Offence Paralleling Behaviour: A Case Formulation Approach to Offender Assessment and Intervention

Offence Paralleling Behaviour: A Case Formulation Approach to Offender Assessment and Intervention

Offence Paralleling Behaviour: A Case Formulation Approach to Offender Assessment and Intervention

Offence Paralleling Behaviour: A Case Formulation Approach to Offender Assessment and Intervention


New to the Wiley Series in Forensic Clinical Psychology, Offence Paralleling Behaviour presents an original framework of individualised assessment and treatment methods for clinicians working in the forensic environment.
  • Provides a framework that helps practitioners to identify and work with offence-relevant behaviour and evidence pro-social change
  • Describes how Offence Paralleling Behaviour (OPB) can be successfully identified and used in risk assessment and treatment planning
  • Brings together leading academics and frontline clinicians, including psychiatric nurses, psychologists, psychiatrists, occupational therapists, drug and alcohol specialists, and correctional officers, as well as featuring the views of prisoners on OPB
  • Presents methods which allow staff to identify and use OPB in clinical practice


Stephen D. Hart Department of Psychology, Simon Fraser University, British Columbia, Canada

Welcome to the next big thing in violence risk assessment: formulation!

Over the last 10 years, I have repeatedly expressed my concerns – that is, whinged – about what I perceive as a lack of innovation in the area of violence risk assessment. For example, in an address to the European Association of Psychology and Law in Belgium, I noted that after two decades of important advances, research on violence risk was in a ‘conceptual rut’ (Hart, 2003, p. 225). My primary concern was dominance of the predictionist approach to studying violence, including the near-exclusive use of quantitative analytic methods:

[C]orrelational analysis, logistic regression analysis, Receiver Operating Characteristic anal
ysis, event history (survival) analysis – all of these tools, and the predictionist view of the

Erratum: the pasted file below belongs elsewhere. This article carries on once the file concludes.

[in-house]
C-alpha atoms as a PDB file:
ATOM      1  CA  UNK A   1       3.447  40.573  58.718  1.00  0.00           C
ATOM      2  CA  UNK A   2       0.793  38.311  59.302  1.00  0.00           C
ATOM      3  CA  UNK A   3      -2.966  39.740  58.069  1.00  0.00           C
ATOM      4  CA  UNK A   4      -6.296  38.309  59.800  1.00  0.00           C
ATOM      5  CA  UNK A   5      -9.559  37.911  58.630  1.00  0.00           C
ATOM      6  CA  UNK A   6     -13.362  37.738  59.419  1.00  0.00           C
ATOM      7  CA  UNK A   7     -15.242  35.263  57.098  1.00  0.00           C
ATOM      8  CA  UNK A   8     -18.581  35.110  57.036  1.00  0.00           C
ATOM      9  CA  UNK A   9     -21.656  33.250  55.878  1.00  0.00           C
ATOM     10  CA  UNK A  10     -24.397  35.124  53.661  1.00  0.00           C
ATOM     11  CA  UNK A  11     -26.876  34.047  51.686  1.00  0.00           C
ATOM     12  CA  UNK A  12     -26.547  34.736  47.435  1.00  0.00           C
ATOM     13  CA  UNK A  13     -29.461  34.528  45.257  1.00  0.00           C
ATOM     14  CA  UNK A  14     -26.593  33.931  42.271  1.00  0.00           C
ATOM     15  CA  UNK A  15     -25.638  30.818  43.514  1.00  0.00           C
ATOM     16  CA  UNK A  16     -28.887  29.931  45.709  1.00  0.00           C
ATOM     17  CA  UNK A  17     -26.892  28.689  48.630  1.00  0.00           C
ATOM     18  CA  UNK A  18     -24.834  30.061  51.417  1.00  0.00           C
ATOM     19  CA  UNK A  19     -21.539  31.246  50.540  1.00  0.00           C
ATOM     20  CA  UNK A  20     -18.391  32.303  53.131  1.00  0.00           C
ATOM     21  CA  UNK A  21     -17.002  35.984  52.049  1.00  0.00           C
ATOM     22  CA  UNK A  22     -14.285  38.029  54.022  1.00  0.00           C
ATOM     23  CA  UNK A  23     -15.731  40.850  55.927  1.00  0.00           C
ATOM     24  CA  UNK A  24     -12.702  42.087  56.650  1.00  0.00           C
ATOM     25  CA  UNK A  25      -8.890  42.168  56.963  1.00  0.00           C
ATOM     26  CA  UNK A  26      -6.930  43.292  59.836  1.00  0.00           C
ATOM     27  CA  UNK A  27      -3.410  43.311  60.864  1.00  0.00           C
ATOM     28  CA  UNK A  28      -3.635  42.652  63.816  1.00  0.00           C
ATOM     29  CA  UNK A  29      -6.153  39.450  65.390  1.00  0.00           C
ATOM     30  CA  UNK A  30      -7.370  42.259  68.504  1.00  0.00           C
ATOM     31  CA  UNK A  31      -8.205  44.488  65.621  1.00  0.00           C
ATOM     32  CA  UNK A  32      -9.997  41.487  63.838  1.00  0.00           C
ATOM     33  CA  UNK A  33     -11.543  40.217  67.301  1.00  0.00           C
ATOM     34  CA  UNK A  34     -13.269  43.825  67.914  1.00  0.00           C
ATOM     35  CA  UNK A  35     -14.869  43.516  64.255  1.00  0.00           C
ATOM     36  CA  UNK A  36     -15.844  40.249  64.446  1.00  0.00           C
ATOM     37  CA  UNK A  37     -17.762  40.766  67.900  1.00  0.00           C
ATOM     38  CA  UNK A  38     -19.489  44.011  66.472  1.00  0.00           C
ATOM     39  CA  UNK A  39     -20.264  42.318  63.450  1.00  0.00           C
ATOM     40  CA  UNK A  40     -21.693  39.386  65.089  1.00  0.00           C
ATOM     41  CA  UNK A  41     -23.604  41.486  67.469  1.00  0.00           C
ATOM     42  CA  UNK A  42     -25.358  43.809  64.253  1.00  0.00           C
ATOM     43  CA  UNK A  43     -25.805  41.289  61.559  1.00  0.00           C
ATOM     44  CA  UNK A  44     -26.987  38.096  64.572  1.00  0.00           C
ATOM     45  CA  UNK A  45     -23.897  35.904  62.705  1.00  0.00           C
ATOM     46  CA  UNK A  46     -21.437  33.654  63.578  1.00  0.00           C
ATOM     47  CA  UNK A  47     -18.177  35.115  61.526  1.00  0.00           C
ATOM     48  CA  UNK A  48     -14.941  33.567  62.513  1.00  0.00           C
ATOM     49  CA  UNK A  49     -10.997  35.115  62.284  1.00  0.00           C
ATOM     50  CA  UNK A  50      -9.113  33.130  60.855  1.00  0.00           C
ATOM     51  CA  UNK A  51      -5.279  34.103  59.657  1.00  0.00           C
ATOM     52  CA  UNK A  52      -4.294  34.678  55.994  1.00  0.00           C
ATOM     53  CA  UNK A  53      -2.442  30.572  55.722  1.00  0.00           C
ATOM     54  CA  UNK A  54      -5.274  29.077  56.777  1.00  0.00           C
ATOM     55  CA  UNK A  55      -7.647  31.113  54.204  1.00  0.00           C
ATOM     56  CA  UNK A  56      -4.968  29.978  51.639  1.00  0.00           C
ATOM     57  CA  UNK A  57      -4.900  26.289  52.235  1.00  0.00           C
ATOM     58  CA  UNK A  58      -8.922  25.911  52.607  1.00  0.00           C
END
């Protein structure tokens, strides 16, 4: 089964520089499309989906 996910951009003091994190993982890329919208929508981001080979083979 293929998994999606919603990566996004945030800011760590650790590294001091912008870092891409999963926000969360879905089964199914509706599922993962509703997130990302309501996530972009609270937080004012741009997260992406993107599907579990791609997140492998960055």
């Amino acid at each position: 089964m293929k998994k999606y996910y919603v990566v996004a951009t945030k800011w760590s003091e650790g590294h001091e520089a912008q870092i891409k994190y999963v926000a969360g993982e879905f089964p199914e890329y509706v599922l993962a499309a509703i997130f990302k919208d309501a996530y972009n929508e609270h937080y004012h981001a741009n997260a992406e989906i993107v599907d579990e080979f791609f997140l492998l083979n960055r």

universe they reflect, assume that the outcome is a simple binary or continuous variable that
can be evaluated with perfect accuracy. None was designed to deal with an outcome like
violence, which is clearly multidimensional and whose measurement is influenced by various
forms of bias or error. Also, most of the tools ignore time. They were intended to account con
temporaneously for variance in one measure using another, not to make ‘predictions’ about
dynamic organisms living in dynamic environments. and none of the tools was intended to
handle problems such as violence risk assessment, in which risk factors and the interactions
among them grow, change, or evolve over time; and in which the outcome, violence, may not
be a discrete occurrence but rather a transactional process that itself changes or evolves over
time. (Hart, 2003, pp. 231–32)

One way to escape the conceptual rut, I argued, was to use a new and different analytic approach, and in particular ‘a tool that relies as little as possible on predictions, numbers, and equations; one well suited to the description of complexity, change, and transaction; one that almost anyone can be trained to use’ (Hart, 2003, p. 232). Or, as I put it subsequently (and more succinctly), the future of violence risk assessment and management requires a movement ‘from formulas to formulation’ (Hart, 2008).

While I whinged, others worked. a number of groups around the world have developed or are still developing approaches to case formulation in forensic mental health. For example, in Canada, my colleagues and I applied a decision theory framework in which violence is viewed as a choice, that is, as purposive, goal-directed behaviour intended to achieve one or more goals. According to this perspective, the task of risk assessment is to understand the causal roles played by risk factors with respect to decisions to engage in violence (i.e. motivators, disinhibitors and destabilizers), and the task of risk management is to determine effective . . .

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